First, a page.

Oh, the mind . . . With all of its fears and worries, it sure can make our lives difficult.
Every day, I'm trying to be aware of the thoughts in my mind, filtering out all that is untrue, harmful and not needed. I've been doing this for years. And throughout these years, I've learned a lot about my mind.
Your mind determines your life.
The way we think affects more aspects of life than we might realize. The way we think determines how we see the world. If we view it as hostile or friendly. If we are afraid of a stranger on the street. Or the dark at night.
It determines the way we see ourselves. What we think of ourselves determines how we will act. If we label ourselves in our minds, that's how we will act, since that's who we think we are.
What we think about the events in our lives affects our reactions to them. If we tend to see the problem in everything, we will be tired and moody a lot of the times. If we constantly worry, we will be anxious. These are all thoughts in our heads. Unnoticed whispers that dictate our lives, who we are and how we see the world around us.
The mind is creature of habit.
And that means we act out of habit.
I have always been an anxious person, even as a little girl. I don't remember a time when I wasn't constantly worrying about something, even when I was three years old. Now that I'm aware of the thoughts in my mind, I see how my mind's impulses never changed. It still has the same habits as it had when I was a child.
Day-to-day we have the same thought patterns. The same things make us angry, anxious or sad. It might seem like something new, but it's always the same thing. Every single time.
The mind can even find new triggers to achieve the same response if you're over the usual one. But it always finds ways to make you feel that usual feeling that you should be used to by now, but you're not, since it seems like something new every single time.
The mind's habits are hard to break.
We should learn to let go of our thoughts. Not to take them seriously. Know that they are just thoughts and nothing more. Not let them limit us or the people around us. Not let them taint the world we see with darkness.
Yes, it is possible. But the mind is stubborn beast. If life were a video game, the mind would be the final boss. Because if you clear that level, you clear everything. The world opens up. And you're free.
It's hard not to listen to the mind.
What makes rising above the mind so hard is that it's not easy to doubt our own thoughts. What can we trust in if not our own thoughts, right?
But that's the thing: our thoughts are just thoughts. They don't portray reality, they bend it and make us believe that that distorted picture is the truth. What we think of others is not truth. What we think of ourselves is not either. And how these thoughts taint the perception glasses in front of our eyes: How can that be anything more than distortion?
The mind does not know the future. It distorts the past. It even ruins the present with its worries and delusions. And it limits people. But in order to rise above it, we have to realize that we really don't know anything. And for us humans, who cannot leave a single question unanswered, even if it means inventing an answer, that is an incredibly hard thing to do. Like I said, final boss.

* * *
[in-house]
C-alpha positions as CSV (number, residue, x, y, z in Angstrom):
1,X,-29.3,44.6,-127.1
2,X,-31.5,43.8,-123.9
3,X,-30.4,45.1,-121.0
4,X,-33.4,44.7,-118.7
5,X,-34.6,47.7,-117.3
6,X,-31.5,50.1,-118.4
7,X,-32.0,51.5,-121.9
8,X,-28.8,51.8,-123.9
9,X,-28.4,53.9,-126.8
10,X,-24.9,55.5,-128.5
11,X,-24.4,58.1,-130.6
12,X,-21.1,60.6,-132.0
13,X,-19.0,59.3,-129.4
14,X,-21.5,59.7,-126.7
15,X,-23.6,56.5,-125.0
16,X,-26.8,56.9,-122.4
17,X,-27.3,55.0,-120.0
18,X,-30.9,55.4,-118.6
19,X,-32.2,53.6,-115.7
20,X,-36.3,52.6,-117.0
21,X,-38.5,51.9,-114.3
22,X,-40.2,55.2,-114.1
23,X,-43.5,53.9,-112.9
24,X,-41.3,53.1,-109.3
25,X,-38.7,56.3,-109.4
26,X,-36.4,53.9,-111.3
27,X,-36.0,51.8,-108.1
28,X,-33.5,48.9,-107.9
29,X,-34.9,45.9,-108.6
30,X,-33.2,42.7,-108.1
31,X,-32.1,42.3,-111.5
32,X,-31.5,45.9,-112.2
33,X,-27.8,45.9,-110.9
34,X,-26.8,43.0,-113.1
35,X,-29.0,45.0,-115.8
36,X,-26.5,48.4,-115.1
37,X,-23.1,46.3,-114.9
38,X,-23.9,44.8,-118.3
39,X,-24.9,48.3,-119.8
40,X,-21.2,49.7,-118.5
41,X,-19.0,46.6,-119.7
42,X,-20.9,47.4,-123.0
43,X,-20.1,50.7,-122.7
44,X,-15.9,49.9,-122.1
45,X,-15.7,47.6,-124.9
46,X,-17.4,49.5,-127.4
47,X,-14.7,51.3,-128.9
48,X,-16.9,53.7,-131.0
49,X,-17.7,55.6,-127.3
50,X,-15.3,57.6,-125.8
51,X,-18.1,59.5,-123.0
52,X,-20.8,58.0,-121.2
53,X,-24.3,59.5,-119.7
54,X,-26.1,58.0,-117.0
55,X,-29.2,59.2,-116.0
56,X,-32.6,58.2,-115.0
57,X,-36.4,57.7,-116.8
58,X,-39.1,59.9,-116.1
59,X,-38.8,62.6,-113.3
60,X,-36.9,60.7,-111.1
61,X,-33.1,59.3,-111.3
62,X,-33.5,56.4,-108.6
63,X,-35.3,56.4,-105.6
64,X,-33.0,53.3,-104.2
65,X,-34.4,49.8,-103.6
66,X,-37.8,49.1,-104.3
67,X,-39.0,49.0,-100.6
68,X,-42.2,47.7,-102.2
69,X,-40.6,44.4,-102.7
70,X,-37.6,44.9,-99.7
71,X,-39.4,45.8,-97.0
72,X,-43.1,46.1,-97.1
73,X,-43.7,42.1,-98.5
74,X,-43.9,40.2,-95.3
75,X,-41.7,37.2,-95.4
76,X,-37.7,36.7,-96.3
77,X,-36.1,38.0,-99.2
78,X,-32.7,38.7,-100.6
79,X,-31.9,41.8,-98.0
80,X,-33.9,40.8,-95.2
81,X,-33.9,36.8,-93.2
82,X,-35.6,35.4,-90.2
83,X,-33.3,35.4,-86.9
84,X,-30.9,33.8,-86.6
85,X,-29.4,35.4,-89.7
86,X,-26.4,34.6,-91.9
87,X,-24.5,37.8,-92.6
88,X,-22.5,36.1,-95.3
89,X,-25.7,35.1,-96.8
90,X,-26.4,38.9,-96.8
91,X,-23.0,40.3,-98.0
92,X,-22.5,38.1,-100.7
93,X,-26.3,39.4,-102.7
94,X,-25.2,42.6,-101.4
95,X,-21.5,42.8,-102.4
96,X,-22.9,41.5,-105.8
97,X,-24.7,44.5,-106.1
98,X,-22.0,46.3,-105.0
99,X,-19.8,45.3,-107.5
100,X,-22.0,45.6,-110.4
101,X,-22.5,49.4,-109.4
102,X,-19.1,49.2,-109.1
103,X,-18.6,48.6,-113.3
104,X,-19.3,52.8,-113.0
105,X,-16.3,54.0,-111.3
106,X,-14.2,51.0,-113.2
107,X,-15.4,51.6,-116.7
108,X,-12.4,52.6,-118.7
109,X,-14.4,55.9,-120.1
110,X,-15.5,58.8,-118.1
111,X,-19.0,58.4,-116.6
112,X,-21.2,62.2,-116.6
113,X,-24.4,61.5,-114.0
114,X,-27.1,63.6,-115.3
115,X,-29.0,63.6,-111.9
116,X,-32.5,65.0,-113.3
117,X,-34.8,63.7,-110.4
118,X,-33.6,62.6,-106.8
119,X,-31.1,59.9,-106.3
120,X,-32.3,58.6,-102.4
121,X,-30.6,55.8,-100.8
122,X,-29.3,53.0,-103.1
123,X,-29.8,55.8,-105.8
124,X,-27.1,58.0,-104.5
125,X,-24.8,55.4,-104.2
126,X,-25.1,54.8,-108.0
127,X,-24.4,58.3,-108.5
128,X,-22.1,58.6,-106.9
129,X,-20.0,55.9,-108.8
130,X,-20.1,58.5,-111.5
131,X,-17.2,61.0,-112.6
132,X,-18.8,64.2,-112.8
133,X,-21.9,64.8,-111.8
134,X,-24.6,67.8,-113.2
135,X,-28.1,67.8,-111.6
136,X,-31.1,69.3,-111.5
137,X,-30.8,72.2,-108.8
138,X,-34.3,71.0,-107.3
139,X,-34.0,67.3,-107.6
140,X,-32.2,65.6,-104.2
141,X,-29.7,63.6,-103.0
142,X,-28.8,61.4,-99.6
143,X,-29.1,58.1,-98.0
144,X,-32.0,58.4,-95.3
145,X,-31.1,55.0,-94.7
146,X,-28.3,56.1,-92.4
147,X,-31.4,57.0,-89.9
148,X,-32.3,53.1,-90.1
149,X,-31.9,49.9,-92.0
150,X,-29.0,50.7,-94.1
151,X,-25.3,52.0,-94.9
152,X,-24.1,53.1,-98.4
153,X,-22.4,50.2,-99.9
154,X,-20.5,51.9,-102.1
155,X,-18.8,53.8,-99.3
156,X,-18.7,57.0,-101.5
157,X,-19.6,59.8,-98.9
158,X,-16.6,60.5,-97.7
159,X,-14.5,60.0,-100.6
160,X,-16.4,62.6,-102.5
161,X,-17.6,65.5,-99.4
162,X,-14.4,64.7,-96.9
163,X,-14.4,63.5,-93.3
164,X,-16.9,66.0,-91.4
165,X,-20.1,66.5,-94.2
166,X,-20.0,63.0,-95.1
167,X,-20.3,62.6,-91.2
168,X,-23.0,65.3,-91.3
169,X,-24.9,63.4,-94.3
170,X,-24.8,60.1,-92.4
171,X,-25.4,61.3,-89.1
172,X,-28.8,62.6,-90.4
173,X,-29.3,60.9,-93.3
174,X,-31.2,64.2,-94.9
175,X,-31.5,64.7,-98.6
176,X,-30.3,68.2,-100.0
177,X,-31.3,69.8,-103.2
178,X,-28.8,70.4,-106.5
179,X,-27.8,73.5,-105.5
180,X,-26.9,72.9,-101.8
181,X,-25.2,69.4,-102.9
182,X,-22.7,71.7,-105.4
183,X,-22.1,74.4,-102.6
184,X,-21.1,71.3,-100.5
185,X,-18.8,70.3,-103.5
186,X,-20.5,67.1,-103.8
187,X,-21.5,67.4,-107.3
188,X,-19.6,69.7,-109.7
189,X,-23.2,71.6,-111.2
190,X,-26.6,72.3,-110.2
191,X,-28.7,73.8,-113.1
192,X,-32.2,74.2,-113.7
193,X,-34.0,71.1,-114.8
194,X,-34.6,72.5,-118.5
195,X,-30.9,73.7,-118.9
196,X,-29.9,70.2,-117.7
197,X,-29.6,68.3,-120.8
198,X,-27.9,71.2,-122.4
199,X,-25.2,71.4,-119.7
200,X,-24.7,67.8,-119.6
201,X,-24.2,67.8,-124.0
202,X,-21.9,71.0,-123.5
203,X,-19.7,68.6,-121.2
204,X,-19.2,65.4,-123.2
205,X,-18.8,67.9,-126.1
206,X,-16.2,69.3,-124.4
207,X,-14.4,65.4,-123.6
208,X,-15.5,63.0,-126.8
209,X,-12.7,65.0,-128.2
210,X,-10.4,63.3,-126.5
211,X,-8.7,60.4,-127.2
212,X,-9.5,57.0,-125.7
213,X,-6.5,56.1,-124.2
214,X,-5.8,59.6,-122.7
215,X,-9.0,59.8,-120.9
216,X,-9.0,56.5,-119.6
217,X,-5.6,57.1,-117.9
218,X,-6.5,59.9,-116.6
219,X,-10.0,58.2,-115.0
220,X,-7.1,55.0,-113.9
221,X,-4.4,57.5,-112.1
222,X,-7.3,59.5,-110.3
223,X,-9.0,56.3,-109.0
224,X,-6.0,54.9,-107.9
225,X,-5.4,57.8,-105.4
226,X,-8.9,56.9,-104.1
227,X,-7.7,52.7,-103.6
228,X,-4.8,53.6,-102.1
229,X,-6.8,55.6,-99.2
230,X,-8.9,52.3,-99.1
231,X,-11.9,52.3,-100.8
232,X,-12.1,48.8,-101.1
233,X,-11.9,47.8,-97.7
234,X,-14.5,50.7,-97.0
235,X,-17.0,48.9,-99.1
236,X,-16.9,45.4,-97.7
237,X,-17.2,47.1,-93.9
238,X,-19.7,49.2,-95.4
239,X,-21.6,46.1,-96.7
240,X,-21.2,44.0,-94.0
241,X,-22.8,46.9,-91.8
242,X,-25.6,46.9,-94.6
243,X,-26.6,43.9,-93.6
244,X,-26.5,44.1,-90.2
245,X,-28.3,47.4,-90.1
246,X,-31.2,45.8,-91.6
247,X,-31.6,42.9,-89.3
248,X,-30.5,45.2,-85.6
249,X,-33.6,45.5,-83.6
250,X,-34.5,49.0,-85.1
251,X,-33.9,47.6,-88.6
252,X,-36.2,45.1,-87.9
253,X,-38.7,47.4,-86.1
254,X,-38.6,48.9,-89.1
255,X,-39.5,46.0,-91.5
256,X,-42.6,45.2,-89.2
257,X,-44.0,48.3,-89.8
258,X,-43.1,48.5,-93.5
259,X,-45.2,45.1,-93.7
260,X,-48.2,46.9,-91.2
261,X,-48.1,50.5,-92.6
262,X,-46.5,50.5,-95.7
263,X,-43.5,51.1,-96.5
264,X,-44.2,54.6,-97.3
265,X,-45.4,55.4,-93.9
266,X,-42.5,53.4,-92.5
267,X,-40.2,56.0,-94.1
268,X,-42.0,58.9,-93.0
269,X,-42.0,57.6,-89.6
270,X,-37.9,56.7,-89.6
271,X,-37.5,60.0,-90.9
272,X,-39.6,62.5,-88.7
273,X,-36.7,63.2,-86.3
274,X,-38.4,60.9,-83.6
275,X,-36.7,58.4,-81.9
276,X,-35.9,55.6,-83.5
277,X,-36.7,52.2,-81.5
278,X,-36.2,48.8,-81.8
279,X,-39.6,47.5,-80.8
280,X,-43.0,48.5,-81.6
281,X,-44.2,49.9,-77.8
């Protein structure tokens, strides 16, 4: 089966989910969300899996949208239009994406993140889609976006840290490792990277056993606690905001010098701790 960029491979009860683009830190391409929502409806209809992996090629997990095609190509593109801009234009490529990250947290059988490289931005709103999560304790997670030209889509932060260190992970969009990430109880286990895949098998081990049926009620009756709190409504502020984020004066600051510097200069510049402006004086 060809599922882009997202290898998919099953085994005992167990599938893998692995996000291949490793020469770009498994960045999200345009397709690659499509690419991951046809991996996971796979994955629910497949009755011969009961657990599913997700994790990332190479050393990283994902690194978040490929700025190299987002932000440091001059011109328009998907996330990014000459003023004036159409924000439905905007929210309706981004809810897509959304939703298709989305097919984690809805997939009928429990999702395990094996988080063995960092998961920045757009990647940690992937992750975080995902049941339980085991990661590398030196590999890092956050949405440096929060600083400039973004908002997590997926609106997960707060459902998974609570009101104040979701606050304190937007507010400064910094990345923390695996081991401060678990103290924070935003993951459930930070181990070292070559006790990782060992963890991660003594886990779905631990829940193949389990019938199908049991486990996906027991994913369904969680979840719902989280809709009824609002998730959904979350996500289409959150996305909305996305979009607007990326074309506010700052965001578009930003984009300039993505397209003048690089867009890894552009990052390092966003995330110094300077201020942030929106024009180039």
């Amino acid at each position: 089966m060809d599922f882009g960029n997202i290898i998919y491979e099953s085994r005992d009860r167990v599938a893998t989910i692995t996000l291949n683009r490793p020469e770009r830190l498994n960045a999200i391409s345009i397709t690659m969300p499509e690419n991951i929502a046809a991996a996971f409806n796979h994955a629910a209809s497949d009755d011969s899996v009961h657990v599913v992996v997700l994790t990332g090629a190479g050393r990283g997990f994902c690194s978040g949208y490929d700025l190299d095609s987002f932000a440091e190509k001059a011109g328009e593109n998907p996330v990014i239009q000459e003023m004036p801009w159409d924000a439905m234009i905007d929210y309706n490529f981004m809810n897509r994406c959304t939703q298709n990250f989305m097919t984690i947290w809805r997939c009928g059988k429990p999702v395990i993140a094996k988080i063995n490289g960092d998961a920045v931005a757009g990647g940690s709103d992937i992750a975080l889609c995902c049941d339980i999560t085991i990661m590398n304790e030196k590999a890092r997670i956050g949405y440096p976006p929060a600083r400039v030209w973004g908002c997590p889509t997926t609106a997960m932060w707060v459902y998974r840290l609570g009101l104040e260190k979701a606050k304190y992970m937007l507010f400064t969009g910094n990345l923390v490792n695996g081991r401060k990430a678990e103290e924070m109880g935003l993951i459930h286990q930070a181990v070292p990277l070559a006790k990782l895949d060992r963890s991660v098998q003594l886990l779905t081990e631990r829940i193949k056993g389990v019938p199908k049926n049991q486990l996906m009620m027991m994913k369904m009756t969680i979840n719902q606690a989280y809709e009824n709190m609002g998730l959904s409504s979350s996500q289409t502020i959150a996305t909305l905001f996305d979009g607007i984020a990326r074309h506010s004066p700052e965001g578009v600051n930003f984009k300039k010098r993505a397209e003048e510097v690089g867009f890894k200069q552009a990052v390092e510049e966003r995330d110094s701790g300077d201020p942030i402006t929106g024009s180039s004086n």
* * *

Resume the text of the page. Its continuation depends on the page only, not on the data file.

You can respond to your mind.
Humans are unique in the sense that we can be aware of our own thoughts. And that means that we can choose our response to our thoughts if we want to.
How this goes by default is that the mind produces some kind of thought, and we just go with it. Take a dog for example. You cannot explain to it that the sound of thunder means no danger. It will be afraid, because it doesn't know better. That's kind of our default setting as well.
When we think our partners might be cheating, we get jealous, even if they haven't done anything. When we think we might not be good enough for someone, we get sad or angry, even if we mean the world to that person. And if we think we're getting sick, we get anxious, even if it's only caused by the usual anxious thought in our heads. But humans can do better. That's the hidden level of the game--the level above the mind.
Even if that instinctual fear of thunder kicks in, we can respond to it by saying that there's nothing to be afraid of. And that fear inside of us might not pass until the storm does, but we won't run around in circles or hide under our beds like our dogs do. Because we know that the fearful thought and feeling inside of us does not coincide with reality. All it takes is a little bit of awareness.
And this is when we circle back to the fact that the mind is a creature of habit. Because once we know the habits of our own minds, we can recognize them. When we are angry or anxious or sad, we can know that it is the same thing that happened yesterday. Or the week before. We see the thought pattern behind the feeling. That thought pattern that is unique to us. And now we know that just like our instinctual fear of thunder, we don't have to take it seriously.
So we can react to it with peace. We can calm the mind that wants to rise above us so bad like a dark cloud. We can start being the masters of the mind, instead of being its slaves.
It is not easy. It is the biggest boss of the game. Maybe it's not even a boss, but the game itself. And every day we have to make an effort to go through a level. We might not be able to leave the game behind, but we can learn to master it. And even if it's hard sometimes, we can make it hella fun, that's for sure. It's just a game, after all.
“Mind: A beautiful servant, a dangerous master.” - Osho